Colorectal cancer is a common form of cancer in the United States and is responsible for nearly a million deaths each year worldwide. Improved chemotherapeutics and chemopreventive agents are urgently needed. The nuclear factor kappa-light-chain-enhancer of activated B cells (NF-?B) transcription factor complex is a key promoter of cell survival and tumorigenesis. NF-?B activation is strongly correlated with the development of colorectal cancer. NF-?B inhibitors are desired and are likely to prevent cellular progression to colon cancer. We have discovered a bacterial protein that selectively alters the transcriptional activity of NF-?B in intestinal cells. This protein, NleH1, expressed by Escherichia coli O157:H7, binds to and inhibits the function of a newly identified subunit of NF-?B, the ribosomal protein S3 (RPS3). RPS3 normally guides the recruitment of the NF-?B complex to specific gene promoters. NleH1 functions by reducing the nuclear abundance of RPS3 to dampen subsequent host transcriptional outputs. RPS3 also plays an important role in DNA repair and regulates tumor metastases. Importantly, RPS3 is also up-regulated in colorectal cancers. Our proposed studies of a bacterial protein with a natural intestinal cell tropism that binds and inhibits the activities of both RPS3 and NF-?B are likely to have significant utility in the future development of colorectal chemotherapeutics. Our long-term goal is to characterize the NleH1 protein and use the information we obtain to design novel therapies for colorectal cancers, in which NF-?B and RPS3 are virtually universally misregulated. The objective of this particular application is to test the hypothesis that delivering NleH1 to colon cancer cell lines will inhibit cellular proliferation.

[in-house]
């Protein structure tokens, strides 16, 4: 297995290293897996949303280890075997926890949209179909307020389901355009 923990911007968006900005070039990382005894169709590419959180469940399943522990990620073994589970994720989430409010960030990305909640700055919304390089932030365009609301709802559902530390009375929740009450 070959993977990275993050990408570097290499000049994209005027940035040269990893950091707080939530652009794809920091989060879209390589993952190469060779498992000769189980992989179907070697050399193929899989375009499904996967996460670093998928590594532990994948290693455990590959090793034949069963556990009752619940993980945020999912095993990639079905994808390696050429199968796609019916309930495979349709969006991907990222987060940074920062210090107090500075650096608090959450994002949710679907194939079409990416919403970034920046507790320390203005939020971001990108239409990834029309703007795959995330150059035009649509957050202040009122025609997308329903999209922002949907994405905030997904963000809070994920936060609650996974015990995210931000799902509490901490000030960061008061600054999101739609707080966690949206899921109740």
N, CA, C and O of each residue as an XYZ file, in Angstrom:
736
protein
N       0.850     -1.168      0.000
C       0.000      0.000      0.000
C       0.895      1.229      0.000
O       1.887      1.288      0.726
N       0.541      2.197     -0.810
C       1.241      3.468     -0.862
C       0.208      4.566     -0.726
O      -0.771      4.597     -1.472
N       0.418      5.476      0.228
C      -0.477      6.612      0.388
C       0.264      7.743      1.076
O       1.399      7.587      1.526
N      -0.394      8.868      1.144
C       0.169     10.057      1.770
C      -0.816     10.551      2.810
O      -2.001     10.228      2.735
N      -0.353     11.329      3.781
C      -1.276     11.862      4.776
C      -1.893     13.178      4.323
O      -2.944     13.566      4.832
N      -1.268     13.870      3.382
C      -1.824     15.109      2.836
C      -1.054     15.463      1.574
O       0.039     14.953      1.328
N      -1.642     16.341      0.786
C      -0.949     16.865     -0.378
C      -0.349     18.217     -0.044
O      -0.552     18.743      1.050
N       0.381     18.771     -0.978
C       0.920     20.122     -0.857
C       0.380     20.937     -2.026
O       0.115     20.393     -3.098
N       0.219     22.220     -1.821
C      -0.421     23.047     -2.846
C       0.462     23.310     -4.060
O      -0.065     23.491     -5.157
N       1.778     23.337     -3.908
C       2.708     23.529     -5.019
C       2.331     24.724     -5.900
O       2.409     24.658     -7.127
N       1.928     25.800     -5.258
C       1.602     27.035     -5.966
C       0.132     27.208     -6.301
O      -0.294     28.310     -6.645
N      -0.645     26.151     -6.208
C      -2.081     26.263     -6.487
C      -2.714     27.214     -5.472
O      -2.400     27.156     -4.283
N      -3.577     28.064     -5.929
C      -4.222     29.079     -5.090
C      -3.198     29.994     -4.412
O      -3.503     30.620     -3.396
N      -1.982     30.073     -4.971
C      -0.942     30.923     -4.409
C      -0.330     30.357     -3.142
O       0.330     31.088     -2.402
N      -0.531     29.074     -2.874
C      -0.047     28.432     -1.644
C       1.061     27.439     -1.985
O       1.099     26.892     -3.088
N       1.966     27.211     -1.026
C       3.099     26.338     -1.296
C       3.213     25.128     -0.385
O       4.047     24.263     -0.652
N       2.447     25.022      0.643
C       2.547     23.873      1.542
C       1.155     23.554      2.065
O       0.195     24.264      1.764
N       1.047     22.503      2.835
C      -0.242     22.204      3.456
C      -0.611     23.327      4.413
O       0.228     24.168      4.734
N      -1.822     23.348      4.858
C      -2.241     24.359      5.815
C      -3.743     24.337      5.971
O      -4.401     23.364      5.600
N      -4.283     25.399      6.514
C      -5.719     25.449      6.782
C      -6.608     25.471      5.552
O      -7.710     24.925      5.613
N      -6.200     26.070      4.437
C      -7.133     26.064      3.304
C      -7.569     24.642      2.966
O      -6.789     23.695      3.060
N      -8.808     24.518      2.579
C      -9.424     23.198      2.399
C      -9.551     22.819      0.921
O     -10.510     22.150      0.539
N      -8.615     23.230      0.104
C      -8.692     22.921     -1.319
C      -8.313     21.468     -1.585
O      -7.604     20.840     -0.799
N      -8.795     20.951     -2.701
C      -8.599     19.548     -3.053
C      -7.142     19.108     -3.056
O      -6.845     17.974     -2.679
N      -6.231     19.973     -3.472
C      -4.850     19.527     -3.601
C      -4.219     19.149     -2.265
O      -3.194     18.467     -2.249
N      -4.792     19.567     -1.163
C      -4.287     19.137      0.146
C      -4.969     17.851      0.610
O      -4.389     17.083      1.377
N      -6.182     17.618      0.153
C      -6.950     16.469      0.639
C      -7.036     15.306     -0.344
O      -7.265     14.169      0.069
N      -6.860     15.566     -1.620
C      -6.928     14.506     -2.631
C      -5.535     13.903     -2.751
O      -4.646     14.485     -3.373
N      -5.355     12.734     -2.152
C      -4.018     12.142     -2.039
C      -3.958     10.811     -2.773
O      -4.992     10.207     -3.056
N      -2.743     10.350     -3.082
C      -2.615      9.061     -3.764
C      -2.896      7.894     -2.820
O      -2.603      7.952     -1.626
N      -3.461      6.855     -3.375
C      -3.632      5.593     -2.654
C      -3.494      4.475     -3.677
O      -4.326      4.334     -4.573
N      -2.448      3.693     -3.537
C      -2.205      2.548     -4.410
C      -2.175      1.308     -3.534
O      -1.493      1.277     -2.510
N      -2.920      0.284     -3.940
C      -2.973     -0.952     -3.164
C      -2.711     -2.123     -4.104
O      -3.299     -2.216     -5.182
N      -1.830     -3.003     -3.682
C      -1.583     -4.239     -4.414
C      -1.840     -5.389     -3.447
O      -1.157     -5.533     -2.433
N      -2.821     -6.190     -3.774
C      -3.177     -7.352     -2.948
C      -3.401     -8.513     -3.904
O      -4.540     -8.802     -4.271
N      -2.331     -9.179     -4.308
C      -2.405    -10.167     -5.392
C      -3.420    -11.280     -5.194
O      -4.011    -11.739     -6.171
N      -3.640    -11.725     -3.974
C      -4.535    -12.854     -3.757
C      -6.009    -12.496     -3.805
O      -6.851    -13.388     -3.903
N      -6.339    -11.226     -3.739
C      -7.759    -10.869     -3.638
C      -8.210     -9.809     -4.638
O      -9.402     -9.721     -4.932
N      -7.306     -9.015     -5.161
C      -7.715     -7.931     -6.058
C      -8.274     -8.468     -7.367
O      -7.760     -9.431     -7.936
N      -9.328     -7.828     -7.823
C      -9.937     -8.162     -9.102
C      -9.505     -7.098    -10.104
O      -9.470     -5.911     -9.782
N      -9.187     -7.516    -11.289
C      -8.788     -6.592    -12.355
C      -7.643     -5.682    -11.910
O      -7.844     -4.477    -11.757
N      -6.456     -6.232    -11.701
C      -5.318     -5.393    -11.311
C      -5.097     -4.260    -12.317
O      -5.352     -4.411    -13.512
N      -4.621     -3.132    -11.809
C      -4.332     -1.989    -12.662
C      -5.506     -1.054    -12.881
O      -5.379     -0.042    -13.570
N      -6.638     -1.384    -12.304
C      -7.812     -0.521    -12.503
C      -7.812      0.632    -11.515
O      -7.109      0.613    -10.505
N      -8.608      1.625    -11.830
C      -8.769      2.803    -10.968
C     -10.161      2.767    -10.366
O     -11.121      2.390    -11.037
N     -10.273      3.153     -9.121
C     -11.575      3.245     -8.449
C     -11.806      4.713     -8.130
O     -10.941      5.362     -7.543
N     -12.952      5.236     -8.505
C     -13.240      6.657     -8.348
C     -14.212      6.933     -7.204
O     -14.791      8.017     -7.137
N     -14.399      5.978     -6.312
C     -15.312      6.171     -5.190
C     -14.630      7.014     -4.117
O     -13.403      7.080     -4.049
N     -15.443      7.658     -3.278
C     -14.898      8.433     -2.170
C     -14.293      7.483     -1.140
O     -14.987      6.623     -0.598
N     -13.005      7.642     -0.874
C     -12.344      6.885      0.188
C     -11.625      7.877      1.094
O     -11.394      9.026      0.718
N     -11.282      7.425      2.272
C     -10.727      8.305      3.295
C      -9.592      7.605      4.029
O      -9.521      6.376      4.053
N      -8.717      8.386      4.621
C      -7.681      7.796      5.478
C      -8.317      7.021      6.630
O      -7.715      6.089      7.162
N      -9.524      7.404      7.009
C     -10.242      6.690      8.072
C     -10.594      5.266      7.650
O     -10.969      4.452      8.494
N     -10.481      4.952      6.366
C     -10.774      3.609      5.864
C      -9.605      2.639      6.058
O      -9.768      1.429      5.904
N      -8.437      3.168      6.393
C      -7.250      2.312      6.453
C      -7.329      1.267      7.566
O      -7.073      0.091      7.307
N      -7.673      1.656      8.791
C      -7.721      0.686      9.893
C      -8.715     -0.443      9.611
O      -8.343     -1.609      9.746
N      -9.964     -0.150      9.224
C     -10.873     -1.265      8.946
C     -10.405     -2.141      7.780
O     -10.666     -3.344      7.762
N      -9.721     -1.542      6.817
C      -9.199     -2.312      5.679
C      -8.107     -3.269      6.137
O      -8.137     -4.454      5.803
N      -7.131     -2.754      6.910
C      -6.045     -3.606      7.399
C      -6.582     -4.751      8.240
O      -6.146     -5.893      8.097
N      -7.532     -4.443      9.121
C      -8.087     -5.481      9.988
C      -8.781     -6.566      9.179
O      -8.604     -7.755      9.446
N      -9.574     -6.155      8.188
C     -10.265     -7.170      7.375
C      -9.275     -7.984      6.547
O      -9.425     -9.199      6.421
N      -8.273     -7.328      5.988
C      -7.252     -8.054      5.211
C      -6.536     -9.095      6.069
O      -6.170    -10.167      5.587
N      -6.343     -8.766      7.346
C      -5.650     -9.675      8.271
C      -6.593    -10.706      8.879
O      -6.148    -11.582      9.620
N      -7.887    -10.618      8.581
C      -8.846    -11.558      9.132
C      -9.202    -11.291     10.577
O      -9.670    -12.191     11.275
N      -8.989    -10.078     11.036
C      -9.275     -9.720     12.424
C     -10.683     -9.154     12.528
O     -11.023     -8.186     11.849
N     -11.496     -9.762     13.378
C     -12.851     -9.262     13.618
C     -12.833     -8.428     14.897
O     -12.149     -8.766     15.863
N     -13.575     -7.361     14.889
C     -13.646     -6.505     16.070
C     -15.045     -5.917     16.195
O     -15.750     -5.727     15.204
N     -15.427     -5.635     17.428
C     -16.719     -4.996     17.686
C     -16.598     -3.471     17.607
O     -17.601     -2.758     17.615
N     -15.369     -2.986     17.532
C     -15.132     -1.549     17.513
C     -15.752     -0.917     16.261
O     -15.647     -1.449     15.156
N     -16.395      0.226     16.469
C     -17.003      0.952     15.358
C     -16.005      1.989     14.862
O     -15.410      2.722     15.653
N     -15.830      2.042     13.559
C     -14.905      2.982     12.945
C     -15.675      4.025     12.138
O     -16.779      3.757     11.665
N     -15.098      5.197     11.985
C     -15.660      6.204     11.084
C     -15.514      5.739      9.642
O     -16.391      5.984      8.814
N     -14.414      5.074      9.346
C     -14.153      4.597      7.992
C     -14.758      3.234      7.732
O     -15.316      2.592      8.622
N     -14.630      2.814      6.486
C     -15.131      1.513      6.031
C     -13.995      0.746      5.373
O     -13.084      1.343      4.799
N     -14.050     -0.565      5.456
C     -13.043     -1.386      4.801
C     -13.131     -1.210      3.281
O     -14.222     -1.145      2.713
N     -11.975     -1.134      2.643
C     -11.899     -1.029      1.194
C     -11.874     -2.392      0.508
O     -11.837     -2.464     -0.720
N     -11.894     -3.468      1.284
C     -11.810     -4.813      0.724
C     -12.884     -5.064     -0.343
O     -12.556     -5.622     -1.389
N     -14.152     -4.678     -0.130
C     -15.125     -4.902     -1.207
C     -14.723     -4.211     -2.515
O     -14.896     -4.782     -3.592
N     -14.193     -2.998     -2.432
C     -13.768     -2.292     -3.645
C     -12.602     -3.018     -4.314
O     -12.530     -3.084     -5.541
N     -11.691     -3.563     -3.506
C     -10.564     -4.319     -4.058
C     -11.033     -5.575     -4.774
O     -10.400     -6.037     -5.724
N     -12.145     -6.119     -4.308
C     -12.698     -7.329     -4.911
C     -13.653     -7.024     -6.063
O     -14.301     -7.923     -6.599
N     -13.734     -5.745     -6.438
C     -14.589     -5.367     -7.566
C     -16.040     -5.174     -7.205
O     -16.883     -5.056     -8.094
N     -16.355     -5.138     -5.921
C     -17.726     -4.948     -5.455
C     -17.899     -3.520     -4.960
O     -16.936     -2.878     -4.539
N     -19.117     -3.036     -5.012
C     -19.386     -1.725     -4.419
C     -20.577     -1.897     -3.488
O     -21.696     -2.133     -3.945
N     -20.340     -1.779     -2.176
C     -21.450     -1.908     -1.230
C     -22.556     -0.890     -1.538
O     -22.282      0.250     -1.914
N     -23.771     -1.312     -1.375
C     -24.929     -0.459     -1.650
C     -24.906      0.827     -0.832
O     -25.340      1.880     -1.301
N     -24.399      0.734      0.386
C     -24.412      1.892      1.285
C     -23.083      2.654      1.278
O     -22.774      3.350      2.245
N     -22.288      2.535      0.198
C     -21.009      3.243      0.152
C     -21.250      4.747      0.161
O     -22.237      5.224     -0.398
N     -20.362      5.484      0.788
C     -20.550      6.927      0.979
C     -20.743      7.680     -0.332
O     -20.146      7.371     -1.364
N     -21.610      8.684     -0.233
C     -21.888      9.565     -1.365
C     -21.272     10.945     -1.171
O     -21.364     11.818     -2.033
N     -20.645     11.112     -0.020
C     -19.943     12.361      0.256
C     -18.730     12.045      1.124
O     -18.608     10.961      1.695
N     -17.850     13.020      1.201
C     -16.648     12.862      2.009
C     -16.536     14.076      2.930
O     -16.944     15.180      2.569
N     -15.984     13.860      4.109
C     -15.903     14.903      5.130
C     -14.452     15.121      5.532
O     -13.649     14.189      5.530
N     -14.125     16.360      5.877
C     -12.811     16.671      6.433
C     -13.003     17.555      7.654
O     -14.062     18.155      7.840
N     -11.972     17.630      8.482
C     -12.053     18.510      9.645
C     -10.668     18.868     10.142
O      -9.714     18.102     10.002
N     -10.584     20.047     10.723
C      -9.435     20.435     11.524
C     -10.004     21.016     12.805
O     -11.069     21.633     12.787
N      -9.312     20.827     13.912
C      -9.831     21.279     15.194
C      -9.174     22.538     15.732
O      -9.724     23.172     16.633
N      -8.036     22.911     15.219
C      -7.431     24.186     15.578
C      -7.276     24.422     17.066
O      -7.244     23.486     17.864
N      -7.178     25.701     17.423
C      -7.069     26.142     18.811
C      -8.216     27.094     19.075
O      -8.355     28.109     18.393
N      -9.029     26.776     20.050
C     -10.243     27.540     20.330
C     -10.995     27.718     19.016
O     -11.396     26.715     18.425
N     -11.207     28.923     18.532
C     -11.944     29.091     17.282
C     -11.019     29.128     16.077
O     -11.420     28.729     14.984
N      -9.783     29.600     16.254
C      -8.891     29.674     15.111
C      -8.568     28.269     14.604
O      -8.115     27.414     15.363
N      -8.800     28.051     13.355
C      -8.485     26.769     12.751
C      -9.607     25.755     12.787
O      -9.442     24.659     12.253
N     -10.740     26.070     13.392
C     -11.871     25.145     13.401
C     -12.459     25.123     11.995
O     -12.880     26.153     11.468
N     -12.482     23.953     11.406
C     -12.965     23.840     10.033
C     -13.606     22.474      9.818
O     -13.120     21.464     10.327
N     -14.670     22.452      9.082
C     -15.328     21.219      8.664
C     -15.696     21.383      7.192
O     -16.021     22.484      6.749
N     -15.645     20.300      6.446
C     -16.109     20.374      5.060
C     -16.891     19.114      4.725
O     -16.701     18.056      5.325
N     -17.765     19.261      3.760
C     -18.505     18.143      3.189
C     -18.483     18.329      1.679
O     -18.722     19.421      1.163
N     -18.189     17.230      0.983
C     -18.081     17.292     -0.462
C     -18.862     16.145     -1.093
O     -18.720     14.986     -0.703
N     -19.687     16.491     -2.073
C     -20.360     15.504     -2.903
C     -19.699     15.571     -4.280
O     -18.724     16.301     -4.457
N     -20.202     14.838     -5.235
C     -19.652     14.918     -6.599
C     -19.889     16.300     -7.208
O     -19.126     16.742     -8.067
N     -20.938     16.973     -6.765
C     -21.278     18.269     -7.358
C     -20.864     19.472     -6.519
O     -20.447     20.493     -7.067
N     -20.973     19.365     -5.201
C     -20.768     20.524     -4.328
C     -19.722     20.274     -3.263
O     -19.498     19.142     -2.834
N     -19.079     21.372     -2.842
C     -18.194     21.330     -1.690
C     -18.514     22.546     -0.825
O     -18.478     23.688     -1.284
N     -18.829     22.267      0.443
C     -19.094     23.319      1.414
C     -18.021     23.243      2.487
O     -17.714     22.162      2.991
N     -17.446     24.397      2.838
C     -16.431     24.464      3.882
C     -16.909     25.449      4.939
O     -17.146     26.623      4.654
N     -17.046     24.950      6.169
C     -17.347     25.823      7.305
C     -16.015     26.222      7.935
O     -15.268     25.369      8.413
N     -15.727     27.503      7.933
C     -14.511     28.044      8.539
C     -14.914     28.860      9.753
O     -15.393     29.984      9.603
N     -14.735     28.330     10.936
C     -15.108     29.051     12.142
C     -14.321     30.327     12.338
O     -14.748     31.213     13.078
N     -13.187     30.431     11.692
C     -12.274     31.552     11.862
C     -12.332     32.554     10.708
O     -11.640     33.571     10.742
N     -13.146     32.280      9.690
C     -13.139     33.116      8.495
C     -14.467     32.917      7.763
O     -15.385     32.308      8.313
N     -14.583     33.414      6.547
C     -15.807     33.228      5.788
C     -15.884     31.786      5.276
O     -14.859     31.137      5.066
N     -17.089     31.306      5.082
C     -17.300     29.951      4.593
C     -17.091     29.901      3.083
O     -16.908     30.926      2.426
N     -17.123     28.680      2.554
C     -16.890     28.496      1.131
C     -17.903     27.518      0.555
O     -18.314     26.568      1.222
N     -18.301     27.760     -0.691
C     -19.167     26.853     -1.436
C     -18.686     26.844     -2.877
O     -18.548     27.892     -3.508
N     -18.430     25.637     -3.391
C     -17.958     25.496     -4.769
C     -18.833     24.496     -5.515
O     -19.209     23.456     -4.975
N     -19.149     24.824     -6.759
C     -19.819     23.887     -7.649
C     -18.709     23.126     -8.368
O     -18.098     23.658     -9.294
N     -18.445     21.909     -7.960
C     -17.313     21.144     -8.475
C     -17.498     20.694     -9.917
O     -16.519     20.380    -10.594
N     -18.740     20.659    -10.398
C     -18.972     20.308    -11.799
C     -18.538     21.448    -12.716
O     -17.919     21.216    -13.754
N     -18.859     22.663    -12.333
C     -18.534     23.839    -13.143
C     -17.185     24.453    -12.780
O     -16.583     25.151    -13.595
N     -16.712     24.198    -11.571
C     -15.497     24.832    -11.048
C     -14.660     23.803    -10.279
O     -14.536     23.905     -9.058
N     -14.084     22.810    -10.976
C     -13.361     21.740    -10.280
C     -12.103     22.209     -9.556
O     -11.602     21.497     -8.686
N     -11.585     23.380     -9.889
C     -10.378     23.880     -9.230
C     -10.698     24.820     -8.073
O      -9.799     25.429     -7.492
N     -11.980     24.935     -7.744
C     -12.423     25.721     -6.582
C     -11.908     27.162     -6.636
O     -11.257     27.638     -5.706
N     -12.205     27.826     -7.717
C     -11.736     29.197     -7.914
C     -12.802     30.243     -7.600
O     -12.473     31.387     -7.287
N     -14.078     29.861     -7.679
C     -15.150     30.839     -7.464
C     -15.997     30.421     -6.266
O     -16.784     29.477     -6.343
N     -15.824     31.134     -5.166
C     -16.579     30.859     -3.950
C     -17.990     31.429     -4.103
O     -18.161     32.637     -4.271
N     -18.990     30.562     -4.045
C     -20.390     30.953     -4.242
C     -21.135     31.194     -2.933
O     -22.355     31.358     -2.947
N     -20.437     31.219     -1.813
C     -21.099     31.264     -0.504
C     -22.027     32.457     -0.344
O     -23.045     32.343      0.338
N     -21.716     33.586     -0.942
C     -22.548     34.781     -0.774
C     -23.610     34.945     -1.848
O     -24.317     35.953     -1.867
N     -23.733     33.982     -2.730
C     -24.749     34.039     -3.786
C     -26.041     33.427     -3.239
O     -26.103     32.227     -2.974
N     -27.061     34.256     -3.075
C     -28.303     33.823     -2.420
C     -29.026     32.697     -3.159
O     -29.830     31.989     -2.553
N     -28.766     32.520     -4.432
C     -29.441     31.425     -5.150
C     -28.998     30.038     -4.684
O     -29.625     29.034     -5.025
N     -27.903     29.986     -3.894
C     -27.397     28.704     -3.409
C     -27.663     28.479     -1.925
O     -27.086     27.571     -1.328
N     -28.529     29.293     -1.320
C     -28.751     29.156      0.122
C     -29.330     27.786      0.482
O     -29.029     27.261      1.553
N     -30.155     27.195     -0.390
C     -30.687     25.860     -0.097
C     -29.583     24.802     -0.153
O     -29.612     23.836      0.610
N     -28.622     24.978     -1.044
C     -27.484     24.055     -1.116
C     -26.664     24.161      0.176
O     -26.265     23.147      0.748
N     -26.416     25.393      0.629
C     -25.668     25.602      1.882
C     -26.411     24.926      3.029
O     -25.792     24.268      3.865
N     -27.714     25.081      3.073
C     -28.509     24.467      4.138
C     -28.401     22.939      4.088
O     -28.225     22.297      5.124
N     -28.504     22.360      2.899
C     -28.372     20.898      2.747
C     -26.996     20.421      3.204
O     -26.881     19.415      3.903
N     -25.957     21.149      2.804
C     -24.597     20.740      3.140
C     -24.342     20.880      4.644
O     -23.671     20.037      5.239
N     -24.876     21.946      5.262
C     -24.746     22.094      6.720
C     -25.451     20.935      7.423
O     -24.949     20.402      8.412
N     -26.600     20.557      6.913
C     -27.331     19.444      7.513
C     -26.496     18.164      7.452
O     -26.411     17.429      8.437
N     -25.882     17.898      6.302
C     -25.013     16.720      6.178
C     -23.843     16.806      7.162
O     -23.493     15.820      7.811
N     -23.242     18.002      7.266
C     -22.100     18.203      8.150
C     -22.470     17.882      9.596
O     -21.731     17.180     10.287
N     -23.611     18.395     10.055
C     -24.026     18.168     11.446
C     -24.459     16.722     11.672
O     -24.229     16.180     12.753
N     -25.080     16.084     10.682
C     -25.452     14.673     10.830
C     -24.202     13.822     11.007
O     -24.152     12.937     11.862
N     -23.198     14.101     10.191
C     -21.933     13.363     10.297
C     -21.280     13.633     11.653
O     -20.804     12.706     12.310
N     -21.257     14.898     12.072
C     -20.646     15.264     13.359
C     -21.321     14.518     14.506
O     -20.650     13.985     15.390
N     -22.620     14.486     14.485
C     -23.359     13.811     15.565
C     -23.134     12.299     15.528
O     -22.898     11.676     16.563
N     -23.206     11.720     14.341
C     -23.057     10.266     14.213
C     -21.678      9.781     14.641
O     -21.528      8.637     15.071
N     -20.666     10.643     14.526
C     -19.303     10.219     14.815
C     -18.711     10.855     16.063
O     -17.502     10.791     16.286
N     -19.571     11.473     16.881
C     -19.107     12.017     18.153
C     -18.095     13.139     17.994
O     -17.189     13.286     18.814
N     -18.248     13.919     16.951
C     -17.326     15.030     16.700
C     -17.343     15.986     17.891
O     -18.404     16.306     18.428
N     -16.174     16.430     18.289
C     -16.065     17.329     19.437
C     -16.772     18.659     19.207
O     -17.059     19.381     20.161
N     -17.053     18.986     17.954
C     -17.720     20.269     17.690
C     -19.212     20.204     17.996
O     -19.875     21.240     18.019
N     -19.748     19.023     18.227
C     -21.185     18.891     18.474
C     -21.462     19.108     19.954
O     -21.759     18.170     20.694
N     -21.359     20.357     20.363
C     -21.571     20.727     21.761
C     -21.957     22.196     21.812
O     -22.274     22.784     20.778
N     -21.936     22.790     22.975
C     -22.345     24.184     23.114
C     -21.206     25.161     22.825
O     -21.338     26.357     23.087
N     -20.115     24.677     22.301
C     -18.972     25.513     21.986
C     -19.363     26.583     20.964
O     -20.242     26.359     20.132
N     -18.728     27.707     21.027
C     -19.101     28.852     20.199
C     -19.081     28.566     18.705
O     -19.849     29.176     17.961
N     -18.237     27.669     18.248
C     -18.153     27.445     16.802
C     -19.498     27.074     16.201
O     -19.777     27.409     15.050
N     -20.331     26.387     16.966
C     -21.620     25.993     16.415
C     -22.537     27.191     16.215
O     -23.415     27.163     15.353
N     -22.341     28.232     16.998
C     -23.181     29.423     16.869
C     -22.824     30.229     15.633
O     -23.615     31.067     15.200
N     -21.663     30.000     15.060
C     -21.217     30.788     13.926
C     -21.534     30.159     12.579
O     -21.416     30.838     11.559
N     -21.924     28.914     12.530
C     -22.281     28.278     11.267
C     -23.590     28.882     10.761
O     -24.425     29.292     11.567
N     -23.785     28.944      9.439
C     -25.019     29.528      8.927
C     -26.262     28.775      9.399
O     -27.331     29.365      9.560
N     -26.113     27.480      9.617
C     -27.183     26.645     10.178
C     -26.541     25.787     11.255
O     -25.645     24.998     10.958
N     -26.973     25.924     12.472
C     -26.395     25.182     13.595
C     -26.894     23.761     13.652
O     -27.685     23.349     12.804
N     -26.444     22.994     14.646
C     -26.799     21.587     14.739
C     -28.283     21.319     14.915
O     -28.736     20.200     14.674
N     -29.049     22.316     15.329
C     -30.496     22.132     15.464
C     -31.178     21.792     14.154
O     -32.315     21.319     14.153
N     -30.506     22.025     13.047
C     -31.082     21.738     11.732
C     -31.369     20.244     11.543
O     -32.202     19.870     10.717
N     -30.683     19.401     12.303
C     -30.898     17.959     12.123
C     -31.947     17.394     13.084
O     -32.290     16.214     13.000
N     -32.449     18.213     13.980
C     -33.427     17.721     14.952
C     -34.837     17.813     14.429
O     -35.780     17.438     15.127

The specific aims are to: 1) quantify the extent to which NleH1 reduces the nuclear abundance of RPS3 in colon cancer cell lines and 2) quantify the extent to which NleH1 inhibits the transcriptional activities of RPS3 and reduces cellular proliferation of colon cancer cell lines. The proposed research is significant and innovative because it will evaluate the utility of a translocated bacterial effector protein in inhibiting host transcriptional activities associated with cancer development. These studies will have a significant positive impact on colon cancer therapeutics, as they will form the basis both for future mechanistic studies in which the specific targeting of NleH1 to colon cancer cells is optimized and also for functional dissection of the region of NleH1 responsible for inhibiting RPS3 and NF-?B.
Activation of the NF-?B transcription factor complex is strongly correlated with the development of colorectal cancer. The applicant has discovered a bacterial protein that selectively alters the transcriptional activity of NF-?B in intestinal cells. The proposed mechanistic studies of this bacterial protein, Escherichia coli NleH1, are likely to have utility in guiding the development of colorectal chemotherapeutics.